Intuitively, one expects that first reducing the dimension of the data and then performing a regression on the low-dimensional data should be as sample efficient as starting with the low-dimensional data directly. As just discussed, this intuition ignores the added difficulty of the estimation error for the dimensionality reduction map, and in particular that this error is propagated by the stability of the low-dimensional regression. We obtain error estimates in Theorem 3.4 and Corollary 3.5 for the overall procedure of PCA and kernel regression where the errors coming from this source are indeed restrictive, and thus the overall error estimates might be worse than starting directly with low-dimensional data. Thus, the analysis in this paper suggests that two considerations for dimensionality reduction in terms of sample efficiency have to be taken into account: On the one hand, the actual regression on the low-dimensional space is usually faster (see Section 2.2 for a quantification thereof), but on the other hand, a new error through estimation of the dimension reduction map is introduced. This comparison is discussed in more detail in Section 3.2. We conclude that the two-step approach is particularly useful if the dimension of the input data is large and the kernel is not too regular. These theoretical findings are confirmed in a numerical illustration.

We emphasize that the studied setting in this paper differs from the frequently studied question of simultaneously estimating a dimensionality reduction map and an estimator such that , which is for instance the case in multi-index models and related fields (see, e.g., [3, 16, 18, 19, 29, 34]). The method of simply applying an off-the-shelf dimensionality reduction method like PCA certainly leads to worse performance on regression tasks, as the dimensionality reduction map is estimated using just the -data, ignoring the output variable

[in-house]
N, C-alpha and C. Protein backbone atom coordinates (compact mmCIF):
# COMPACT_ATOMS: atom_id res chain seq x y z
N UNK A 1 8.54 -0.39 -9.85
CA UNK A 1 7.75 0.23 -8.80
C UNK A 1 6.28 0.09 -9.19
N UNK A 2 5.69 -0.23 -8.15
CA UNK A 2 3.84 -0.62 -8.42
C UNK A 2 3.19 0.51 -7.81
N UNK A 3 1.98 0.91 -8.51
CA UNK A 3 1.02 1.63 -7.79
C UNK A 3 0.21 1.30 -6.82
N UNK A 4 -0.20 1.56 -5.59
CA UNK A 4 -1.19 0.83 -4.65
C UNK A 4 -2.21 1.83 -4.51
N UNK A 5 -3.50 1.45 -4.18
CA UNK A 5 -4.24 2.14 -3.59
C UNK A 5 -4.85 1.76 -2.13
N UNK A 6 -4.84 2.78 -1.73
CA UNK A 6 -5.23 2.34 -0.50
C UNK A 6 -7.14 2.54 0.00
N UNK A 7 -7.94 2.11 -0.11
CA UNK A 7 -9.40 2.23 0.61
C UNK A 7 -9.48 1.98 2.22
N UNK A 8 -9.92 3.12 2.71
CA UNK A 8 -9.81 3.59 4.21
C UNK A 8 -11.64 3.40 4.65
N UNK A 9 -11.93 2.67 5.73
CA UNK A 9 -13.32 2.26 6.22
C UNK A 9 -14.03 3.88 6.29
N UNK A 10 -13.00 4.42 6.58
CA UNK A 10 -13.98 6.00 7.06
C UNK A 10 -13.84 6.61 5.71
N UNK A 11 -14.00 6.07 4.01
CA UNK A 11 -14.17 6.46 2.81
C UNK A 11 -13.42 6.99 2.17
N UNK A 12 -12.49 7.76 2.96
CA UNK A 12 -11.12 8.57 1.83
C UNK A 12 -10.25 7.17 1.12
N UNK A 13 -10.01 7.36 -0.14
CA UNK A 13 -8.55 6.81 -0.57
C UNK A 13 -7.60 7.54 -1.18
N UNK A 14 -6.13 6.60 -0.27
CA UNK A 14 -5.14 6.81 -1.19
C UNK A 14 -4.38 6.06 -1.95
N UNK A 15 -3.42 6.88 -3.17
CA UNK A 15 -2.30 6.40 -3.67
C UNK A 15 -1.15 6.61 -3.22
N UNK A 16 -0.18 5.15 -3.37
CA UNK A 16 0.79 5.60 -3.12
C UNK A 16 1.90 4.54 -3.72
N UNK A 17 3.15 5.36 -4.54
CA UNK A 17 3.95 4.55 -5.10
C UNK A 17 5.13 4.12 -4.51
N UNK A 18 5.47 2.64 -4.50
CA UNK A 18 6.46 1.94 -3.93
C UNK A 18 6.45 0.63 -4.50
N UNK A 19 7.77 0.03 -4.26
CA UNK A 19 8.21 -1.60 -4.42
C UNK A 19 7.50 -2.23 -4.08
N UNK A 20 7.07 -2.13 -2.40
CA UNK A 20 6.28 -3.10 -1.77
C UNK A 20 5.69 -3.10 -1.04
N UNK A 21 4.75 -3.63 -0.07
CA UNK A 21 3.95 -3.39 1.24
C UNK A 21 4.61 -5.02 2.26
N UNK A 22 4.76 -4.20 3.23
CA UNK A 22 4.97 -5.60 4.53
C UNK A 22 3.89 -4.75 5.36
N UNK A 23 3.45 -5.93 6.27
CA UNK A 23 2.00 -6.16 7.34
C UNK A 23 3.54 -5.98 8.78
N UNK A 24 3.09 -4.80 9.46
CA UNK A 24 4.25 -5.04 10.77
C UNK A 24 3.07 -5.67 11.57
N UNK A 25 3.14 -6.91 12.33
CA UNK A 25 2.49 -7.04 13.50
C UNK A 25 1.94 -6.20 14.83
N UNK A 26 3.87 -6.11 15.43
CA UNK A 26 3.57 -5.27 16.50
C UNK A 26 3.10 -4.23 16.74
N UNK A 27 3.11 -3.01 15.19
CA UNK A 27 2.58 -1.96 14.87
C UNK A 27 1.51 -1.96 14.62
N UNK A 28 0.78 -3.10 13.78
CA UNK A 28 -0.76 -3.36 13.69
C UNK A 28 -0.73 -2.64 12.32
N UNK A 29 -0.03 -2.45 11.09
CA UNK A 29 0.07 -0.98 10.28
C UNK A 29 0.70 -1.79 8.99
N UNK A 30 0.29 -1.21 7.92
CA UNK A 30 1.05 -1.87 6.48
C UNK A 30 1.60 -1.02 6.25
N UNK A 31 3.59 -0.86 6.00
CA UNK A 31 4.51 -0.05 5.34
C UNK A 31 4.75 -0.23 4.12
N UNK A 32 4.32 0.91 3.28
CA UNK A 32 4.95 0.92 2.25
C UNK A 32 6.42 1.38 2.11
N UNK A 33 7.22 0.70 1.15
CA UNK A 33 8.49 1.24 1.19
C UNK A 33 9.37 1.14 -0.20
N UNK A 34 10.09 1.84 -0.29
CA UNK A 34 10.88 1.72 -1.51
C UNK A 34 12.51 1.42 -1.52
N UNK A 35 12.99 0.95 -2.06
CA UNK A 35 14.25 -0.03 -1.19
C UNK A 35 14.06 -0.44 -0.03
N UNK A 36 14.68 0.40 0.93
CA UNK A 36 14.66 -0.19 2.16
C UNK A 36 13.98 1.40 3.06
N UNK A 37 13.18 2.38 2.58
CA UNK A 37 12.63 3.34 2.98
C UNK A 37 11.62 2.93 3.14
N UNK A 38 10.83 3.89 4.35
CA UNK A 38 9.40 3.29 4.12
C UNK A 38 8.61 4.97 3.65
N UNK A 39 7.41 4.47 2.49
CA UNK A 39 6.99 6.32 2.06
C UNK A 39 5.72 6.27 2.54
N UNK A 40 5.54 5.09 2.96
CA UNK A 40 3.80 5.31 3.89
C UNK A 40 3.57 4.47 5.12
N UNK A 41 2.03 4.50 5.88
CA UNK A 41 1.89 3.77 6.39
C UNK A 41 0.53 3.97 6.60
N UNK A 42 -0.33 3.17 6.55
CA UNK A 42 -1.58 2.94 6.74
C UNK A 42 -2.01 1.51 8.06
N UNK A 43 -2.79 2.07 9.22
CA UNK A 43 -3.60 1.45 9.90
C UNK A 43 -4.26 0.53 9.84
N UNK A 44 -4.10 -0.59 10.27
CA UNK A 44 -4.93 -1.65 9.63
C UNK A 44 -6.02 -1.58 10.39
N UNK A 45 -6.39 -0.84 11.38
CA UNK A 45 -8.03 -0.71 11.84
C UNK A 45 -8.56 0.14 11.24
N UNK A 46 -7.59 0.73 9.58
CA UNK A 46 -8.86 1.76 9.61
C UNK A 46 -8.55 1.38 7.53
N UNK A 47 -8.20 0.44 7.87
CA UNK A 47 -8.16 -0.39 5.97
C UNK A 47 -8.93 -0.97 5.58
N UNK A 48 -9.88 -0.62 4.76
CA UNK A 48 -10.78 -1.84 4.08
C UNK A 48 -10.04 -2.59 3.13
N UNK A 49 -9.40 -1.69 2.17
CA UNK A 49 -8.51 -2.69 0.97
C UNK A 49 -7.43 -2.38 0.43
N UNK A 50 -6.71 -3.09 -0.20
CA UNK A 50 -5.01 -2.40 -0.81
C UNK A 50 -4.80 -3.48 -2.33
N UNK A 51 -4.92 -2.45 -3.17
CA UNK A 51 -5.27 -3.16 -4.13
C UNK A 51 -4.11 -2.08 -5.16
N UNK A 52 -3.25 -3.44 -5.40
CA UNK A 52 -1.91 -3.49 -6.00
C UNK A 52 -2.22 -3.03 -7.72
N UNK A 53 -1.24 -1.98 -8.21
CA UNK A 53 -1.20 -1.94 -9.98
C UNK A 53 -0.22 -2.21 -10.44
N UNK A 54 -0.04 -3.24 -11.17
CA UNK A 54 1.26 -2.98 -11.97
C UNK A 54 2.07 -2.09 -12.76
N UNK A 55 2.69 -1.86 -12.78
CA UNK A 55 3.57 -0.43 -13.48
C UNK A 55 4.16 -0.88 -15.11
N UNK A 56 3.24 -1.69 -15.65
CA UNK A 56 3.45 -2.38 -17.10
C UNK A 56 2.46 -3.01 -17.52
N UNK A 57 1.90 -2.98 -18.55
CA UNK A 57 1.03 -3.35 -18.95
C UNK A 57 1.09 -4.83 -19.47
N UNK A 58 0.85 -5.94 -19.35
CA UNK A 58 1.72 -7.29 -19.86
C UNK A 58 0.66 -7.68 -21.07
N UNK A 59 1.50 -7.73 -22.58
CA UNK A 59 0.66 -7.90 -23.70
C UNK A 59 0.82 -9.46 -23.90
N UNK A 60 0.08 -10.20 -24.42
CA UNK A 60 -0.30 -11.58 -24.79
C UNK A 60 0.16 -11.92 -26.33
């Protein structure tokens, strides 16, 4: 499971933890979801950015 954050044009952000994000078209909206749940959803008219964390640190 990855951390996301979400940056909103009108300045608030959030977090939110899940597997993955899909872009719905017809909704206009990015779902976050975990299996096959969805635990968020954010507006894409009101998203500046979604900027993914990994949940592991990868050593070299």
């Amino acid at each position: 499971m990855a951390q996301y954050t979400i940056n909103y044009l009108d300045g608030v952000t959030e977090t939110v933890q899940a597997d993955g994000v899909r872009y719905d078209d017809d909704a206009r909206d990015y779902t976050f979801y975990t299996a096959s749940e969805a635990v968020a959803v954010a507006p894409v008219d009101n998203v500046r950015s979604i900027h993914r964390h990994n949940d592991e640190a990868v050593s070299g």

. Then again, such an approach has other benefits, like a clear interpretation of the reduced data and being able to use the same reduced data for different regression tasks. Another considerable benefit is in semi-supervised learning (see, e.g.,

[48, 49]): If a larger sample for than for pairs is given, one can use the whole sample for the estimation of the dimensionality reduction map. If the sample for (compared to sample pairs) is sufficiently large, Proposition 3.6 shows that the error arising from the estimation of the PCA map is no longer restrictive for the overall error of the PCA and kernel regression procedure, and thus the sample efficiency of the low-dimensional kernel regression is recovered.

Finally, we mention that related objectives to this paper have recently been studied from different perspectives, like dimensionality reduction for kernel regression based on partitioning the space [21, 22], or related stability questions by studying out-of-distribution performance of kernel methods [7, 14].

The remainder of the paper is structured as follows: We introduce the kernel regression setting in Section 2.1 and analyze the basic influence that dimension and dimensionality reduction methods have on sample efficiency in Section 2.2. The Wasserstein stability result for kernel regression is given in Section 2.3. Section 3 studies the combined procedure of PCA and kernel regression. Section 3.1 states basic results from the literature on PCA and Section 3.2 states the results on the estimation error. Section 4 gives numerical examples illustrating the procedure.

Throughout this paper, we denote by the Euclidean norm. For matrices , we denote by the operator norm and the Hilbert-Schmidt norm. For a reproducing kernel Hilbert space (RKHS) , we denote by the uniform norm on the space of bounded linear operators mapping to .

2 Kernel Regression: Dimension dependence, Convergence Rates, and Stability

This section gives results related to kernel regression. First, in Subsection 2.1 we introduce the kernel regression framework and state results from the literature on convergence rates. In Subsection 2.2, we give basic intuition and results on how kernel regression behaves under simple transformations of input measures, namely linear dimensionality reduction or inclusion of independent noise. And finally, Subsection 2.3 studies stability of the optimal kernel regression function when the input data is perturbed.

2.1 Kernel Regression Setting

We are given an input space and an output space for some

. The learning problem we are interested in is governed by a probability distribution

on , where the goal is to find the optimal predictor of the output variables, given the input variables. This means, the goal is to solve